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History Taking - basic principles

History taking is the most important step in making a diagnosis. A clinician is 60% closer to making a diagnosis with a thorough history. The remaining 40% is a combination of examination findings and investigations. History taking can either be of a traumatic or non-traumatic injury. The major difference is that the latter involves a wider approach and involves a full systematic enquiry.    

Traumatic

The importance of understanding the mechanism of injury can not be underestimated - it gives clues to the personality of the fracture and the treatment required::

  • When and how did the incident occur?
  • What exactly happened to the limb?
  • How much force was applied?
  • Has the bone or joint ever been damaged before?

Once established, the symptoms secondary to the injury need to be assessed.  

  • Pain
    • Site - where exactly is the pain?
    • Radiation - does it go anywhere else?
    • Nature - can you describe the pain?
    • Severity - how bad is the pain?
    • Duration - how long have you had the pain?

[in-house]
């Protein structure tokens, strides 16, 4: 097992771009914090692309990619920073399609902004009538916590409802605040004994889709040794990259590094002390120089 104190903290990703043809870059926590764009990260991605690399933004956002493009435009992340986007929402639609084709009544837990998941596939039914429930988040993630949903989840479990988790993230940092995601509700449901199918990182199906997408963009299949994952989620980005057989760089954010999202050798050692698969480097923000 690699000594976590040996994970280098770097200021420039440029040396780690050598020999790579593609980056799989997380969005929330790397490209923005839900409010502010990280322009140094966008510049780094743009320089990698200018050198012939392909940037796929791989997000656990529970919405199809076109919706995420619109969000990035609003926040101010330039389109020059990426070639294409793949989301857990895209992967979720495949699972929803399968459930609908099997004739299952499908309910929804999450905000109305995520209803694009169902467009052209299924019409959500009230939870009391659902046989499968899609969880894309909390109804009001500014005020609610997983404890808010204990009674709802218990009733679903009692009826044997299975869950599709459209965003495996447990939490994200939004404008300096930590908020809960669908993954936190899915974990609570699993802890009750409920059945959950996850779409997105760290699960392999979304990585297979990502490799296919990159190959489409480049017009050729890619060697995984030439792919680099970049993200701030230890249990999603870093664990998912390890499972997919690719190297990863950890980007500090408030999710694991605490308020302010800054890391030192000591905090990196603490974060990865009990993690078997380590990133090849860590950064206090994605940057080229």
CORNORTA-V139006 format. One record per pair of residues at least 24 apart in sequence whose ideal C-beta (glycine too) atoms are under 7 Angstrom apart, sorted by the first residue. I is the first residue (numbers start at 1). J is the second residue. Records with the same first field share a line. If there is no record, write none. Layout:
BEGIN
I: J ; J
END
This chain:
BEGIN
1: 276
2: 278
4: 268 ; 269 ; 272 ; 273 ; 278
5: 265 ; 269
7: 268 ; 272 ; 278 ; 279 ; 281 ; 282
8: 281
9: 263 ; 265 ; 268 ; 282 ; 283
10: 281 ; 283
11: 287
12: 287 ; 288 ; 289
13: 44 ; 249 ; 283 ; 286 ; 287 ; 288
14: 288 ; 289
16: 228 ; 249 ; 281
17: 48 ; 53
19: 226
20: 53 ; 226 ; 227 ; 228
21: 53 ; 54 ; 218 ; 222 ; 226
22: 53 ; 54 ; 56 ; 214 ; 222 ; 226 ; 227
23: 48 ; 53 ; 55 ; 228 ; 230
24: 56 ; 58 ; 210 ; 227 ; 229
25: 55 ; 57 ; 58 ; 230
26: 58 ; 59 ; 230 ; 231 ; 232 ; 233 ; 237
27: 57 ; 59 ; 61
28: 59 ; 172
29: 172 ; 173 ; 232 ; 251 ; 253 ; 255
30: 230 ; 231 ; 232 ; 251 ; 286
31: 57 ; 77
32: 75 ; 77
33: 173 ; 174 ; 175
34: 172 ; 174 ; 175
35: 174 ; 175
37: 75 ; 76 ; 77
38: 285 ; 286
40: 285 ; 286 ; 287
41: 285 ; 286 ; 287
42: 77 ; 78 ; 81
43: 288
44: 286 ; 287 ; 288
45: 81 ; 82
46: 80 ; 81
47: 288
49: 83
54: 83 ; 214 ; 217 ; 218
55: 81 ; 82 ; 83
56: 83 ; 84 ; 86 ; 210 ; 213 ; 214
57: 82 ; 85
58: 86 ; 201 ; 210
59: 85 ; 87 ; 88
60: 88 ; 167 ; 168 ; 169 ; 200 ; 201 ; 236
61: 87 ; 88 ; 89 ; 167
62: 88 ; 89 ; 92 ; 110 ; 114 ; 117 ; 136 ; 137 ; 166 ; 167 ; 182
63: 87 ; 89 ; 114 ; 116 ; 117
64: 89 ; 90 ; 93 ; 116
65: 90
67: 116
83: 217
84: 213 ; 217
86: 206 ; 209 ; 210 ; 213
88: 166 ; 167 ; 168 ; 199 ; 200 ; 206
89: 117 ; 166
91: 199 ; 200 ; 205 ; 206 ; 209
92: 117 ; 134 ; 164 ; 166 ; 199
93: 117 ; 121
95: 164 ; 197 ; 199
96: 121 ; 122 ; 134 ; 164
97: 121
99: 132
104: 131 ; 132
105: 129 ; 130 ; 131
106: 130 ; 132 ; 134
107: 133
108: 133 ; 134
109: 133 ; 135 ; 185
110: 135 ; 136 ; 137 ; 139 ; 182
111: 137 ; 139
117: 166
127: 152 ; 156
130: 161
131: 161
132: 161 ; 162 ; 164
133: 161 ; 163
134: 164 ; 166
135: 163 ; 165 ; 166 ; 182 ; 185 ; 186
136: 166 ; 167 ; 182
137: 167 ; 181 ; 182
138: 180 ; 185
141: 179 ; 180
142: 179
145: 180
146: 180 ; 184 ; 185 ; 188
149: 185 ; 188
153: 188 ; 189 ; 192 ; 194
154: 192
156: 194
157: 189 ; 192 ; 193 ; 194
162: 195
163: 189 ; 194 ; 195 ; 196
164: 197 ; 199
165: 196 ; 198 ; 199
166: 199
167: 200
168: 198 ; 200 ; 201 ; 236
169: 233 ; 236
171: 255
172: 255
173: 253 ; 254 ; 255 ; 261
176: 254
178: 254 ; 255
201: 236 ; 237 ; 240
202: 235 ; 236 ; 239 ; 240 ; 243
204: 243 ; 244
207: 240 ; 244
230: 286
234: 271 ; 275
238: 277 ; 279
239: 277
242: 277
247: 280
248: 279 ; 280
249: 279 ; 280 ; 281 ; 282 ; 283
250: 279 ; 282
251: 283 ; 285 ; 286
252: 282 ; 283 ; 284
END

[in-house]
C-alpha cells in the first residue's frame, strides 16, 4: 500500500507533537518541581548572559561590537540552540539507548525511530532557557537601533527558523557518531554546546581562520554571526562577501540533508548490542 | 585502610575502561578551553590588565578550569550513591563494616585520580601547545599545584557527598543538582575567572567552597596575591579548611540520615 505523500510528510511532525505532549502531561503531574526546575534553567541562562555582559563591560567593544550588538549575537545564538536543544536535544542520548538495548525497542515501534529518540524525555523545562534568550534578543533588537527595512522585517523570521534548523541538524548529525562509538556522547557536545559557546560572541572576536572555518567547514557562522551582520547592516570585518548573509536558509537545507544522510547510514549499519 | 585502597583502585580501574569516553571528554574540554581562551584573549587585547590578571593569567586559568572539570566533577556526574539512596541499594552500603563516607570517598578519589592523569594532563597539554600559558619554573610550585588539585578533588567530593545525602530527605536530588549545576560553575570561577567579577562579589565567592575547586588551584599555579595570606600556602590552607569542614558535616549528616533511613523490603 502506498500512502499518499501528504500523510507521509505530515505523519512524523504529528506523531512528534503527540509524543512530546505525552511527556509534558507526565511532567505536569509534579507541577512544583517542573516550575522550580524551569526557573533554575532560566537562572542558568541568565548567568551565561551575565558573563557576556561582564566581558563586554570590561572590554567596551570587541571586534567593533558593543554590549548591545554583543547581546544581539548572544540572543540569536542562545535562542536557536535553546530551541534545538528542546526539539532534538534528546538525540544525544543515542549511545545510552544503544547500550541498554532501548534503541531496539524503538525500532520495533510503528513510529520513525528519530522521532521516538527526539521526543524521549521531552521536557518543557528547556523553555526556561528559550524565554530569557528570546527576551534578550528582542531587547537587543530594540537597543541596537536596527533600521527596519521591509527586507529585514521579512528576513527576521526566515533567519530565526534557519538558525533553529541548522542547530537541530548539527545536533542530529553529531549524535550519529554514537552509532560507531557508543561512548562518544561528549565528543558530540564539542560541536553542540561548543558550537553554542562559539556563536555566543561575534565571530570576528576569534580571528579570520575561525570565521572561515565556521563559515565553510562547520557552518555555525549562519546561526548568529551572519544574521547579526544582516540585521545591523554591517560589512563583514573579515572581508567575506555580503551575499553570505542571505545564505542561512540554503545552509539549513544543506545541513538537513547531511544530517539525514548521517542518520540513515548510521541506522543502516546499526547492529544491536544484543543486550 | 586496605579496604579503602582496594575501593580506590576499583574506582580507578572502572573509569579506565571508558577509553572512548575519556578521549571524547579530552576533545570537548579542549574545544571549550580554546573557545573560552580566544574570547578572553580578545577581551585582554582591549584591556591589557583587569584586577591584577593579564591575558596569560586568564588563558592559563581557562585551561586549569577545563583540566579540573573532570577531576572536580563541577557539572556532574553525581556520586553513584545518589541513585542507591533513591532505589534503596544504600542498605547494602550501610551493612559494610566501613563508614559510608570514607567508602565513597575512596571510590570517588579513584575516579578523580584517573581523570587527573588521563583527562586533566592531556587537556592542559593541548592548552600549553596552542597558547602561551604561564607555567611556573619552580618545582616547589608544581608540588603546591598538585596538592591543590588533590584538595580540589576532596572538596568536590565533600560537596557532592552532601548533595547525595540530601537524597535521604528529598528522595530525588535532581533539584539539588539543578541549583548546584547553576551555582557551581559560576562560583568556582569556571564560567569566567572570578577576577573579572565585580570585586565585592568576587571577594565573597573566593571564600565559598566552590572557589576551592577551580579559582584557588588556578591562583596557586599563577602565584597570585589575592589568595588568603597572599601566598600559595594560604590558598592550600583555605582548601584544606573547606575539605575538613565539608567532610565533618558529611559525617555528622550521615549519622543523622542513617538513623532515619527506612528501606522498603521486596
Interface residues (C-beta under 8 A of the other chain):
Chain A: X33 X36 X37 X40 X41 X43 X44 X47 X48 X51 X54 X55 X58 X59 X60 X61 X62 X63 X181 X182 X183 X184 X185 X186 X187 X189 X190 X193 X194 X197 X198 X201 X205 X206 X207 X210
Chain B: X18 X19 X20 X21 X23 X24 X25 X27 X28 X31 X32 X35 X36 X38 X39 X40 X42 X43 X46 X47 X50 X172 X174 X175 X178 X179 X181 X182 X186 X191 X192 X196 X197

• Frequency - how often do you get the pain?
    • Aggravating factors - what makes the pain worse?
    • Relieving factors - what makes the pain worse?
    • Related factors - do you get any other symptoms? 
  • Loss of movement
    • Time of loss of movement
    • Was there a dislocation?
    • Are both active and passive range of movements the same?
    • Symptoms of neurological deficit?
    • Symptoms of tendon rupture? (Rupture mainly of biceps and achilles tendons)
  • Instability
    • Has the joint ever given way?
    • Does the joint lock?
    • Does the joint click or clunk?
  • Joint swelling 
    • Has there been much swelling?
    • How much?
    • How soon after the incident?
    • Has it changed?
    • Related features
      • Pain
      • Function 
  • Functional disability
    • Is there anything you cant do that you used to be able to do? If so why?
      • Pain
      • Weakness
      • Stiffness

Non-traumatic



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